Due to limited supply, we are prioritizing vaccines to individuals who have been directly exposed to a monkeypox case. We will continue to provide updates on increasing vaccine distribution to include individual with the highest risk of exposure.

    The CDC advises that people who have been exposed to monkeypox be given the vaccine to prevent them from developing the disease. This is called post-exposure prophylaxis or PEP. PEP is most effective at preventing monkeypox if the vaccine is administered within 4 days of exposure. If given between 4–14 days after the date of exposure, vaccination may help reduce symptoms, but may not prevent the infection from developing.
    At this time, the JYNNEOS vaccine is being prioritized for the following groups: 

    • Post-Exposure Prophylaxis (PEP) for known close contacts of monkeypox cases who are identified by public health via case investigation, contact tracing, and risk exposure assessments. 
    • Post-Exposure Prophylaxis (PEP)++ for individuals with certain risk factors who are more likely to have been recently exposed to monkeypox even if they have not had documented exposure to someone with confirmed monkeypox, such as people who attended an event or venue where there was known monkeypox exposure.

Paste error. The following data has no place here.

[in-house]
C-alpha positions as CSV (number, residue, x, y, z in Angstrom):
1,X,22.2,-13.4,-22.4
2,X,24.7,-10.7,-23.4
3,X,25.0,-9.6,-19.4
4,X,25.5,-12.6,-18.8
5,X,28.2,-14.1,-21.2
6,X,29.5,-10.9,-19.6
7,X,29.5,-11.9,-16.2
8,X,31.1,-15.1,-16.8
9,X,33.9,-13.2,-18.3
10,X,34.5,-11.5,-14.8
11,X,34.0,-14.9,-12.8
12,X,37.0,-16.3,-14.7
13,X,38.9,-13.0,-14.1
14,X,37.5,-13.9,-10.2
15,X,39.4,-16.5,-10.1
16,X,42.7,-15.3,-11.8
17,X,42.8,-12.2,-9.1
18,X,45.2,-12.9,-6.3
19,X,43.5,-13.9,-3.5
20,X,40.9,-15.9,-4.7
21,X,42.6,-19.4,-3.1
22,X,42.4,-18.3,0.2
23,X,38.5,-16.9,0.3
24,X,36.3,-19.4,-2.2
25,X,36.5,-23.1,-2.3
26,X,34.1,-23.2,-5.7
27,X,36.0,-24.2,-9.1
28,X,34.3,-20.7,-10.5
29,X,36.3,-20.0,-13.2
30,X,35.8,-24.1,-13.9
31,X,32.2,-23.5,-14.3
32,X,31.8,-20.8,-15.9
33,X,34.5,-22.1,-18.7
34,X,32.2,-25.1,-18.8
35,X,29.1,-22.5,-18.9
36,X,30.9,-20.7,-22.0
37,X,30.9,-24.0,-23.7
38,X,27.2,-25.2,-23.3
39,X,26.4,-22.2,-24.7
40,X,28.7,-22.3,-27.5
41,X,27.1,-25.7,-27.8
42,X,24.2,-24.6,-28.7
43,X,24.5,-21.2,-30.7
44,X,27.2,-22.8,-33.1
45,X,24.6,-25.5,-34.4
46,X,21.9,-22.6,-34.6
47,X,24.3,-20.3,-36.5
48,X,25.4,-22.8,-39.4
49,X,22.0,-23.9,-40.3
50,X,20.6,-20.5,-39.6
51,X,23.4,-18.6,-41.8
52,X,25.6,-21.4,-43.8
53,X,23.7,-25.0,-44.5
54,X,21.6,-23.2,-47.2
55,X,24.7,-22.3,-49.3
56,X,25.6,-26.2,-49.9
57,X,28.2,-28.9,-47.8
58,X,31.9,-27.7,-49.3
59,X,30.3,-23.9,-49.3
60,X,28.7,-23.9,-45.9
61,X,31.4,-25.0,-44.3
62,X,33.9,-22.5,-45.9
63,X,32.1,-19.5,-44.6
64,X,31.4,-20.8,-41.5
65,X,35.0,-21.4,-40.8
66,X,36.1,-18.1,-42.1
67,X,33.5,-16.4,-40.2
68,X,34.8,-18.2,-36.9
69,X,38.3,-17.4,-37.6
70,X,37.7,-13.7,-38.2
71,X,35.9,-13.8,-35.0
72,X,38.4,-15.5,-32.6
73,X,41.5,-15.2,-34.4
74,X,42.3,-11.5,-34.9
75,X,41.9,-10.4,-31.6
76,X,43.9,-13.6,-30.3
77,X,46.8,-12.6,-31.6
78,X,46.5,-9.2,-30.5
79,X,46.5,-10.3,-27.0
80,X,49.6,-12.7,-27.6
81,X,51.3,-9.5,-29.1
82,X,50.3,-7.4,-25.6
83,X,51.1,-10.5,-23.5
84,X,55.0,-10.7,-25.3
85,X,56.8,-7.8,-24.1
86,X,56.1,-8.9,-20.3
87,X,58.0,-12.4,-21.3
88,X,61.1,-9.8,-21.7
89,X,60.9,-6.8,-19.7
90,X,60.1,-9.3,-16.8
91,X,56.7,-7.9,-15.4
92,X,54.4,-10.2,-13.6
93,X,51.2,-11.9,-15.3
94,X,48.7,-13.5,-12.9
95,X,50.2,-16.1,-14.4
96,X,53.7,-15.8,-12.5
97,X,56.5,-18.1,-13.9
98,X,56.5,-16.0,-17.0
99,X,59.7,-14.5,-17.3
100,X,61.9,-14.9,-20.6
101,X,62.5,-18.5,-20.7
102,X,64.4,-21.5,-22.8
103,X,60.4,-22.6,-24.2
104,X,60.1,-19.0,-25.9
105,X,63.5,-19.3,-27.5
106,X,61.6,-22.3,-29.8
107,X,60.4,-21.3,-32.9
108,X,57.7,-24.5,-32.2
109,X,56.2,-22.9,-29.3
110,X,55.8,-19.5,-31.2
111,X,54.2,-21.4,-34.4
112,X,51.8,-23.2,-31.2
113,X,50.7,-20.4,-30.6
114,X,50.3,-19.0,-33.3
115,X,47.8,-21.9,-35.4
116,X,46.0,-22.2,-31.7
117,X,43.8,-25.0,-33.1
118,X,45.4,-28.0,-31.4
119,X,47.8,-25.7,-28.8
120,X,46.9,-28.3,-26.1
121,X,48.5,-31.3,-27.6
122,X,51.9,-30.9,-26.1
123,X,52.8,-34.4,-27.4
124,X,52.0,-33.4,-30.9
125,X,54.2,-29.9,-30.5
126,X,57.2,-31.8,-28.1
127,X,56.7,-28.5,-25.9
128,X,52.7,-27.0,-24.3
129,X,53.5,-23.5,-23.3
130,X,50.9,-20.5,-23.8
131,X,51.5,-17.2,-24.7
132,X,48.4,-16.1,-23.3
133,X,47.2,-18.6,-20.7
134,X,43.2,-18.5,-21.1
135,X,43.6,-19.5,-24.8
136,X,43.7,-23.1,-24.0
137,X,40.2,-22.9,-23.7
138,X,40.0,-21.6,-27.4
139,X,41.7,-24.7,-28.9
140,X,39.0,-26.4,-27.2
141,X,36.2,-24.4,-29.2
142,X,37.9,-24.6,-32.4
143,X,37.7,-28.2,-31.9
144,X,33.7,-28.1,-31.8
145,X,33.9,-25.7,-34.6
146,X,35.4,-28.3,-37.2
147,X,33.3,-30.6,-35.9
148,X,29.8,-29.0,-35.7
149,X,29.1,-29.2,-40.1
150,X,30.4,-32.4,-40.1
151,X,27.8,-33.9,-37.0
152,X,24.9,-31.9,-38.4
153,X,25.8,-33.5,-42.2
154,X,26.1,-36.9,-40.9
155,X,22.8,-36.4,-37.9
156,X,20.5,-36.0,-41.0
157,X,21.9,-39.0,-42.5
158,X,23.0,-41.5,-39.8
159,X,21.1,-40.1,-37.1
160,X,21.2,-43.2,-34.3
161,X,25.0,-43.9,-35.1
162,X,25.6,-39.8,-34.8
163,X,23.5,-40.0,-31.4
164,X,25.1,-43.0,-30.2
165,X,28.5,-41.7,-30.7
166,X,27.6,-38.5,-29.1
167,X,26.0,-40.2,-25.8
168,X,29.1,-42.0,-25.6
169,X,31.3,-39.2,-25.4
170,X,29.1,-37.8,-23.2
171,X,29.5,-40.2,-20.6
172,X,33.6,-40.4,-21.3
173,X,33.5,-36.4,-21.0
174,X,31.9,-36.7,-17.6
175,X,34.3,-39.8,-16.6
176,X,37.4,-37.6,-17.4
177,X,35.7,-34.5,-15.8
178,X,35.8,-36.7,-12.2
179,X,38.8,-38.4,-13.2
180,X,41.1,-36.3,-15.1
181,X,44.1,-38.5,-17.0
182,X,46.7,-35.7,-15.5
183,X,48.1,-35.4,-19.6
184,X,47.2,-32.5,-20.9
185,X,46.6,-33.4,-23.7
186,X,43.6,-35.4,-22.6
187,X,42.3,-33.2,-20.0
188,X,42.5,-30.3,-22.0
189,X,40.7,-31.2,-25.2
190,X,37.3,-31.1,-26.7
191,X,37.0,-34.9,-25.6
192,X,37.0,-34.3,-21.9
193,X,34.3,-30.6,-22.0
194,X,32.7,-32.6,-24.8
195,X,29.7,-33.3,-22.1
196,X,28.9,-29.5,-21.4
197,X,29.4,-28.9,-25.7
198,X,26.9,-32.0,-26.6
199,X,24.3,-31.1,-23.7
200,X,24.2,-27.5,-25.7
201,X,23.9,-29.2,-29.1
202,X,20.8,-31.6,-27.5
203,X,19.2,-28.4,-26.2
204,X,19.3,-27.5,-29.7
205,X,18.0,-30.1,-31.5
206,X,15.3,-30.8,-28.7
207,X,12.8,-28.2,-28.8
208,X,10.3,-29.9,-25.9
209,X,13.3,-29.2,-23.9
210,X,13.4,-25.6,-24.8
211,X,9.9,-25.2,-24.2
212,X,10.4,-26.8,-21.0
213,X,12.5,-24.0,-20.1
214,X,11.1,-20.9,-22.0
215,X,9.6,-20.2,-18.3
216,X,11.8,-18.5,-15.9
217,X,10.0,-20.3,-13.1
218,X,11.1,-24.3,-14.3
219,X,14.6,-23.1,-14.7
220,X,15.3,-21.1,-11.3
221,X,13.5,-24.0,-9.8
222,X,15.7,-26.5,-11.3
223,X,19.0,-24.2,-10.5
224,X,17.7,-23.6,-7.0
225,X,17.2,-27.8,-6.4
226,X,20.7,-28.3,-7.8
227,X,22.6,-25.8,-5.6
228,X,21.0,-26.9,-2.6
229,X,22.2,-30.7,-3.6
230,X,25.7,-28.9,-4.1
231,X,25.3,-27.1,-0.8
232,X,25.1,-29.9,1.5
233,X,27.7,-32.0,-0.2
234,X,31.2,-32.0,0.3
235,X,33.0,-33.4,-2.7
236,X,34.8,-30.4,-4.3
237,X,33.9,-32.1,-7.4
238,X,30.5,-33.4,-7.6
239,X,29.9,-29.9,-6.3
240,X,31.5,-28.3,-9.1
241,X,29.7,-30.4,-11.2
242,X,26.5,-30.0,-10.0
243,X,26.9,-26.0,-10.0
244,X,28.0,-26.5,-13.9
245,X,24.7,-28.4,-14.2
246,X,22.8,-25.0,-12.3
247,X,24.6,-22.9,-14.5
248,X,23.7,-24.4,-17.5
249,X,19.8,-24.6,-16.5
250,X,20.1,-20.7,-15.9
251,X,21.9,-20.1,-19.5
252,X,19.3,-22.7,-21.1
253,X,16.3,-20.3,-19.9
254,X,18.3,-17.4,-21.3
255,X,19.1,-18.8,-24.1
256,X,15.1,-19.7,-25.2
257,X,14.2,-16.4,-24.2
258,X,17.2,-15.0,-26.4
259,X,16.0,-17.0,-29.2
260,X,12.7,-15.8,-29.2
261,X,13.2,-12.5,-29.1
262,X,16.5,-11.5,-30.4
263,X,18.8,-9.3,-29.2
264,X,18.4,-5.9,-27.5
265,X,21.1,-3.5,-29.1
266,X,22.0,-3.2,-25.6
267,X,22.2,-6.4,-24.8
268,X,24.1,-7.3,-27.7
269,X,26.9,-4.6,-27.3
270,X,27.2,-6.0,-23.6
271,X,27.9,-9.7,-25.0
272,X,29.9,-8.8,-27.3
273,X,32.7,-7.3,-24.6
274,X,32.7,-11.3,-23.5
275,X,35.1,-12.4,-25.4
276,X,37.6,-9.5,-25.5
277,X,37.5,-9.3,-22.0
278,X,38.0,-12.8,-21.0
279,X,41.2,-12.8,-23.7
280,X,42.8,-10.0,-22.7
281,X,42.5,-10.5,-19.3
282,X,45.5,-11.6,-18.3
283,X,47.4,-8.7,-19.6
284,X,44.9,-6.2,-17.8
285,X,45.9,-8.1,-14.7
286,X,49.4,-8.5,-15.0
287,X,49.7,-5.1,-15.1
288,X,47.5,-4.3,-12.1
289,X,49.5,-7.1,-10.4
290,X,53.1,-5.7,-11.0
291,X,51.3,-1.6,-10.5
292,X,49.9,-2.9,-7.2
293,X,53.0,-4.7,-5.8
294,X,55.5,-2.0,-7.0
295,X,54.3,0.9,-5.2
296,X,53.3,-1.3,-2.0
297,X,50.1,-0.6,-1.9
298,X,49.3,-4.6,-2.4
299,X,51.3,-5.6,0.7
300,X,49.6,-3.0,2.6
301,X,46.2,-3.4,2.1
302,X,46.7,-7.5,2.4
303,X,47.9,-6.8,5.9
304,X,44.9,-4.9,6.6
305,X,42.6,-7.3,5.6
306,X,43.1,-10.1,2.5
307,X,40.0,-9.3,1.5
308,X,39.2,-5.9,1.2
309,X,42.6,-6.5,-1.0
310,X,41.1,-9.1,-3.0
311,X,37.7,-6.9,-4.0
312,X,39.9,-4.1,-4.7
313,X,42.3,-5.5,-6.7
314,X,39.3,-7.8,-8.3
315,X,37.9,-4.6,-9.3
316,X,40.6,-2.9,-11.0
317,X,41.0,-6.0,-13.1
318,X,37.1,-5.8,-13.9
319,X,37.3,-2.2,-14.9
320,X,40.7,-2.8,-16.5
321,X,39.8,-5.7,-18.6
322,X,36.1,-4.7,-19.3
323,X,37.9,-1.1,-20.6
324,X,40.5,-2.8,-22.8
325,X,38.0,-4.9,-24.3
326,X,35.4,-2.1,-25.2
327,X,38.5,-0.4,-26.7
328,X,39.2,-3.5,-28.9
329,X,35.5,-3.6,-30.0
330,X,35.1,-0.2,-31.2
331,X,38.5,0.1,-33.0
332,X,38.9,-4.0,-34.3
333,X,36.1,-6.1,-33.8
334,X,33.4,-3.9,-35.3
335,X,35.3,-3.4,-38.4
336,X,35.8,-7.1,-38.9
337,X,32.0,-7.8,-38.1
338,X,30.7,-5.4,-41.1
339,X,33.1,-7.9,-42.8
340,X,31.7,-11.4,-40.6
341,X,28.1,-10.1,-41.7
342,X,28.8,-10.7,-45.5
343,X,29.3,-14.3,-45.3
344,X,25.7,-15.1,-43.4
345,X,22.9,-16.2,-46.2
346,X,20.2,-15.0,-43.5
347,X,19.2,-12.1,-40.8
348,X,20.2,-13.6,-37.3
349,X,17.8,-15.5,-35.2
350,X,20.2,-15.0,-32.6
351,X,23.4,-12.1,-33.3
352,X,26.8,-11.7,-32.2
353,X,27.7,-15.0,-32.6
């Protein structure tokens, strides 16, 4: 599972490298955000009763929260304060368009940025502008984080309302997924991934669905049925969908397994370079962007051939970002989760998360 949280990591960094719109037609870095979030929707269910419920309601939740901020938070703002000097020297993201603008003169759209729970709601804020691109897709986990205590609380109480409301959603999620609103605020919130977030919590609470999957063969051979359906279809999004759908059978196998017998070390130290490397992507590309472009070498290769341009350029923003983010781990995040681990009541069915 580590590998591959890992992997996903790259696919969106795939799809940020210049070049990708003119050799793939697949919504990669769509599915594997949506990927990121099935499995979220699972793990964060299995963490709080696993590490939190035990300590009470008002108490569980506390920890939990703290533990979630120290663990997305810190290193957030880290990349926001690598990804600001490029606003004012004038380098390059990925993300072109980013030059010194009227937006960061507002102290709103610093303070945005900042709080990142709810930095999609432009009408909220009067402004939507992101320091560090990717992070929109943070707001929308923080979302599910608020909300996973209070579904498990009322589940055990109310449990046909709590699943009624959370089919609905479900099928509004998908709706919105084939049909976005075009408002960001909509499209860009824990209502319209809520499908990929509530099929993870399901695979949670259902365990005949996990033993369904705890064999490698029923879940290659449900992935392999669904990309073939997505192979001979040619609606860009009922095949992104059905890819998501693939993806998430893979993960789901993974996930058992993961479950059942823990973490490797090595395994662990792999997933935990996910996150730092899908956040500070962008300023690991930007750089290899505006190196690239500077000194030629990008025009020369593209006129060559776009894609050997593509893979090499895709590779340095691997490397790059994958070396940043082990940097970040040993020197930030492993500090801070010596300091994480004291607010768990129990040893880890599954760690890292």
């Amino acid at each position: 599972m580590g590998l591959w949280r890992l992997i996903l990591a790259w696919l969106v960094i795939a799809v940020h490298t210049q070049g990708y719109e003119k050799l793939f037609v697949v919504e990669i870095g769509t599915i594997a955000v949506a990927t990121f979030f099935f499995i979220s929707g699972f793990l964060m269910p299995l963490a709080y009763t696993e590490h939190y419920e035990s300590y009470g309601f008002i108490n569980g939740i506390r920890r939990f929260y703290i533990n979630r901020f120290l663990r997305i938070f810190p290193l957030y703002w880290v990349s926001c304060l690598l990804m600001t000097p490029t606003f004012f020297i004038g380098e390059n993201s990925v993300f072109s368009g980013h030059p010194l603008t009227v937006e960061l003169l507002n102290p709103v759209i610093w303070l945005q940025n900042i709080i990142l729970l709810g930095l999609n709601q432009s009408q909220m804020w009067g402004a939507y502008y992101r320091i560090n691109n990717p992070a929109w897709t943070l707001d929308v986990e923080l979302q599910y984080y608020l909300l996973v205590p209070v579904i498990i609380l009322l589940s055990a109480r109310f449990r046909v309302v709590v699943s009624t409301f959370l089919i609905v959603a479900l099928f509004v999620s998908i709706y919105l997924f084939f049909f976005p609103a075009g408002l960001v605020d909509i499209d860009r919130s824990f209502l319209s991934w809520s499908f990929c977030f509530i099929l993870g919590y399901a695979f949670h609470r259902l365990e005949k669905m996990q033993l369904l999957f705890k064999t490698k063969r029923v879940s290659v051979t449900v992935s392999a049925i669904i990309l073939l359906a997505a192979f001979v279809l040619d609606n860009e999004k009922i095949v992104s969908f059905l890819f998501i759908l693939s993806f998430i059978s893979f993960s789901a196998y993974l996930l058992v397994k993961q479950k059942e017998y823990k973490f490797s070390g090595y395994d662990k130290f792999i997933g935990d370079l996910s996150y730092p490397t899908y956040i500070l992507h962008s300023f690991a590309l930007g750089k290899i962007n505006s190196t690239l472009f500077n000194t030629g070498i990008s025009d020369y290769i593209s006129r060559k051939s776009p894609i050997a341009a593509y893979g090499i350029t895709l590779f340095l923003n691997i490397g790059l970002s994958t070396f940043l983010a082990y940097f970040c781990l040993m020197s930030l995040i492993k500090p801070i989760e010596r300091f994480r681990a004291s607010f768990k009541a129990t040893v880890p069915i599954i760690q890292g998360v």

• Pre-Exposure Prophylaxis (PrEP) for individuals at occupational risk of monkeypox according to Advisory Committee on Immunization Practices (ACIP) guidance, including laboratory workers who perform monkeypox testing

    Requesting Vaccine Allocations (Hospital and Clinic Systems Only)
    Requests for initial and additional doses of Jynneos vaccine should be made via the MHOAC by calling (707) 784-8155 during regular business hours or email [email protected]

    For Providers
    Monkeypox-Specific Health Alerts:

    07-25-2022: SHAN 22-03 Public Health Advisory
    06-27-2022: SHAN 22-02 Public Health Advisory

    Jynneos Vaccine Accountability Form - As of Monday, August 1st, the CDC no longer requires submission of this form and is discontinued

    Tecovirimat (TPOXX) IND Protocol  | For more information, see CDC Clinical Guidance

    Tecovirimat (TPOXX) IND Form

    Confidential Morbidity Report (CMR) specific to Monkeypox


    Resources
    Press Release: Solano Public Health confirms case of Monkeypox
    CDC Monkeypox Updates | Monkeypox: Get the Facts Sheet
    CDPH Monkeypox Q&A | Monkeypox case count in California | Communications Toolkit | Monkeypox Menu of Resources

    Governor Newsom Declares State of Emergency for Monkeypox

    *Please note that this page is being edited and we are adding more information as it becomes available.